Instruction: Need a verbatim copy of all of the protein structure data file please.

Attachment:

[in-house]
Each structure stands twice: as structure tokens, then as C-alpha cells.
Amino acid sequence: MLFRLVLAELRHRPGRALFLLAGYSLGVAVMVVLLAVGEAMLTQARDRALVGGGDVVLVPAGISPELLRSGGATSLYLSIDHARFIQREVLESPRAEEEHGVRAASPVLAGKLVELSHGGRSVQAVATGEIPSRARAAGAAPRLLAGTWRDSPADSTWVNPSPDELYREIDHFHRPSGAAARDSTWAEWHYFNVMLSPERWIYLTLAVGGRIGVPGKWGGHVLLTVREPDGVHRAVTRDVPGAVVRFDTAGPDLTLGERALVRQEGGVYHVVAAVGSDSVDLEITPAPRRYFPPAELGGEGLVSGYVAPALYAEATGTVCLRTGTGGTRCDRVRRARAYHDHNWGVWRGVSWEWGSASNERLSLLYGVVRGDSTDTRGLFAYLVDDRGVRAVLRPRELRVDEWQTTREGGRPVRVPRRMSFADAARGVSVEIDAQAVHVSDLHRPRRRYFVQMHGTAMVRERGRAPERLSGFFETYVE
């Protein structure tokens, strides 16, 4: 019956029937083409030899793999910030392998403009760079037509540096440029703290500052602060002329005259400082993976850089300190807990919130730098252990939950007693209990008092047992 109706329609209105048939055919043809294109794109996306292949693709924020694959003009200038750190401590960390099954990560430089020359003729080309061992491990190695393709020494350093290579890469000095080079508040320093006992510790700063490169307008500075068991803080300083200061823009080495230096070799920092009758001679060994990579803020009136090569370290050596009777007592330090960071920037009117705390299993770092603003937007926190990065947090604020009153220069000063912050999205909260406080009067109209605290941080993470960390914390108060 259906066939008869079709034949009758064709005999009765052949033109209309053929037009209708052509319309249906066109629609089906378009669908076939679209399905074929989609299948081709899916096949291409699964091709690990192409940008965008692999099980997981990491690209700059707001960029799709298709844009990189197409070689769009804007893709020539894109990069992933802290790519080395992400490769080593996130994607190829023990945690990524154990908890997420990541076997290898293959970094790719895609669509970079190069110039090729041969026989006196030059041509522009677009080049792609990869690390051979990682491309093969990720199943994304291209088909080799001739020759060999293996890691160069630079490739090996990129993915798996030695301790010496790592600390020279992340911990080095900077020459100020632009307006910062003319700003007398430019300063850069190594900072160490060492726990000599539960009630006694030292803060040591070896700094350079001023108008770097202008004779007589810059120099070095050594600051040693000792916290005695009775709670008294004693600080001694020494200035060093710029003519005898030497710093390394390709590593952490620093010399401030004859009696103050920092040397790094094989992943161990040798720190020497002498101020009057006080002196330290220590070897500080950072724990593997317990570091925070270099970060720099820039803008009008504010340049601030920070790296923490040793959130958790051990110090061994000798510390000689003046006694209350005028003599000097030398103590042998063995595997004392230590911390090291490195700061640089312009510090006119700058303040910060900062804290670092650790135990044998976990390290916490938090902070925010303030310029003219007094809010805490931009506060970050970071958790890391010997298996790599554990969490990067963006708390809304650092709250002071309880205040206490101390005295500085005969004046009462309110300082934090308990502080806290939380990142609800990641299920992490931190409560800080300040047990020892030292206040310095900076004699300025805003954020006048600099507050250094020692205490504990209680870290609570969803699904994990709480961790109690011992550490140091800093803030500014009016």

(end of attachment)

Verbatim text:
[in-house]
Each structure stands twice: as structure tokens, then as C-alpha cells.
Amino acid sequence: MLFRLVLAELRHRPGRALFLLAGYSLGVAVMVVLLAVGEAMLTQARDRALVGGGDVVLVPAGISPELLRSGGATSLYLSIDHARFIQREVLESPRAEEEHGVRAASPVLAGKLVELSHGGRSVQAVATGEIPSRARAAGAAPRLLAGTWRDSPADSTWVNPSPDELYREIDHFHRPSGAAARDSTWAEWHYFNVMLSPERWIYLTLAVGGRIGVPGKWGGHVLLTVREPDGVHRAVTRDVPGAVVRFDTAGPDLTLGERALVRQEGGVYHVVAAVGSDSVDLEITPAPRRYFPPAELGGEGLVSGYVAPALYAEATGTVCLRTGTGGTRCDRVRRARAYHDHNWGVWRGVSWEWGSASNERLSLLYGVVRGDSTDTRGLFAYLVDDRGVRAVLRPRELRVDEWQTTREGGRPVRVPRRMSFADAARGVSVEIDAQAVHVSDLHRPRRRYFVQMHGTAMVRERGRAPERLSGFFETYVE
């Protein structure tokens, strides 16, 4: 019956029937083409030899793999910030392998403009760079037509540096440029703290500052602060002329005259400082993976850089300190807990919130730098252990939950007693209990008092047992 109706329609209105048939055919043809294109794109996306292949693709924020694959003009200038750190401590960390099954990560430089020359003729080309061992491990190695393709020494350093290579890469000095080079508040320093006992510790700063490169307008500075068991803080300083200061823009080495230096070799920092009758001679060994990579803020009136090569370290050596009777007592330090960071920037009117705390299993770092603003937007926190990065947090604020009153220069000063912050999205909260406080009067109209605290941080993470960390914390108060 259906066939008869079709034949009758064709005999009765052949033109209309053929037009209708052509319309249906066109629609089906378009669908076939679209399905074929989609299948081709899916096949291409699964091709690990192409940008965008692999099980997981990491690209700059707001960029799709298709844009990189197409070689769009804007893709020539894109990069992933802290790519080395992400490769080593996130994607190829023990945690990524154990908890997420990541076997290898293959970094790719895609669509970079190069110039090729041969026989006196030059041509522009677009080049792609990869690390051979990682491309093969990720199943994304291209088909080799001739020759060999293996890691160069630079490739090996990129993915798996030695301790010496790592600390020279992340911990080095900077020459100020632009307006910062003319700003007398430019300063850069190594900072160490060492726990000599539960009630006694030292803060040591070896700094350079001023108008770097202008004779007589810059120099070095050594600051040693000792916290005695009775709670008294004693600080001694020494200035060093710029003519005898030497710093390394390709590593952490620093010399401030004859009696103050920092040397790094094989992943161990040798720190020497002498101020009057006080002196330290220590070897500080950072724990593997317990570091925070270099970060720099820039803008009008504010340049601030920070790296923490040793959130958790051990110090061994000798510390000689003046006694209350005028003599000097030398103590042998063995595997004392230590911390090291490195700061640089312009510090006119700058303040910060900062804290670092650790135990044998976990390290916490938090902070925010303030310029003219007094809010805490931009506060970050970071958790890391010997298996790599554990969490990067963006708390809304650092709250002071309880205040206490101390005295500085005969004046009462309110300082934090308990502080806290939380990142609800990641299920992490931190409560800080300040047990020892030292206040310095900076004699300025805003954020006048600099507050250094020692205490504990209680870290609570969803699904994990709480961790109690011992550490140091800093803030500014009016």